“To our knowledge no manufacturer is anxious to pay SawStop an 8% license fee for this technology anytime soon, especially when the manufacturing for the technology alone will increase the average price of a table saw by anywhere from $150-$200 by the time it hits the shelves.”-From Bosch Tools Dragged Into SawStop-centric Lawsuit
The argument is that most manufacturers aren’t interested in licensing safer saws if they won’t make them any more money than a normal saw because they will probably sell less.
This claim is an evaluation claim because it shows that the monetary risk taken in spending the extra money to manufacture a safer saw won’t be cost effective because in the end they will probably sell less saws. Basically it states that it would be a major risk to assume that people will spend the extra money on this kind of saw since it will cost $150-$200 more than the average saw.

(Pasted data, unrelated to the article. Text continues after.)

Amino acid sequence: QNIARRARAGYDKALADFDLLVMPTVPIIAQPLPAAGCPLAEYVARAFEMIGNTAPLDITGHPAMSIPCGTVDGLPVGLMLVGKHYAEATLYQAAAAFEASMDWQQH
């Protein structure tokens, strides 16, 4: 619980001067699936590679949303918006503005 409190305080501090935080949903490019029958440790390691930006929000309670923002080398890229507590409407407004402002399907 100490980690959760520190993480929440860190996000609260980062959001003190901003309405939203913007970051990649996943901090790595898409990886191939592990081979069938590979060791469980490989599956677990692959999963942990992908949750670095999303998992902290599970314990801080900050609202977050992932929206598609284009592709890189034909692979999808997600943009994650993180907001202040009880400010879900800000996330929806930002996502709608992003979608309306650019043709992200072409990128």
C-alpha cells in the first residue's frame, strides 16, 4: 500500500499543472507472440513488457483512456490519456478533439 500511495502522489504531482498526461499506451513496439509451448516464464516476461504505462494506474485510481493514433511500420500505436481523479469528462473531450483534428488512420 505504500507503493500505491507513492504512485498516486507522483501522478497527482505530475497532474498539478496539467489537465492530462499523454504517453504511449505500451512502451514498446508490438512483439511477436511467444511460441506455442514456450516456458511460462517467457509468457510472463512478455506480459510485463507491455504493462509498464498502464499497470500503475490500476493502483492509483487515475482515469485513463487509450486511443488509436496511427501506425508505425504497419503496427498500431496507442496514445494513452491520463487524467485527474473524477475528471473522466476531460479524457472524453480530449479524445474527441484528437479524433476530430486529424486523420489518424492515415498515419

This claim, if accurate is very persuasive. No one wants to spend more money than they have to so it is very believable that manufacturers are more concerned with making money than making a safer saw. Being cost effective is any business’s job, not necessarily making the things that they are making safer.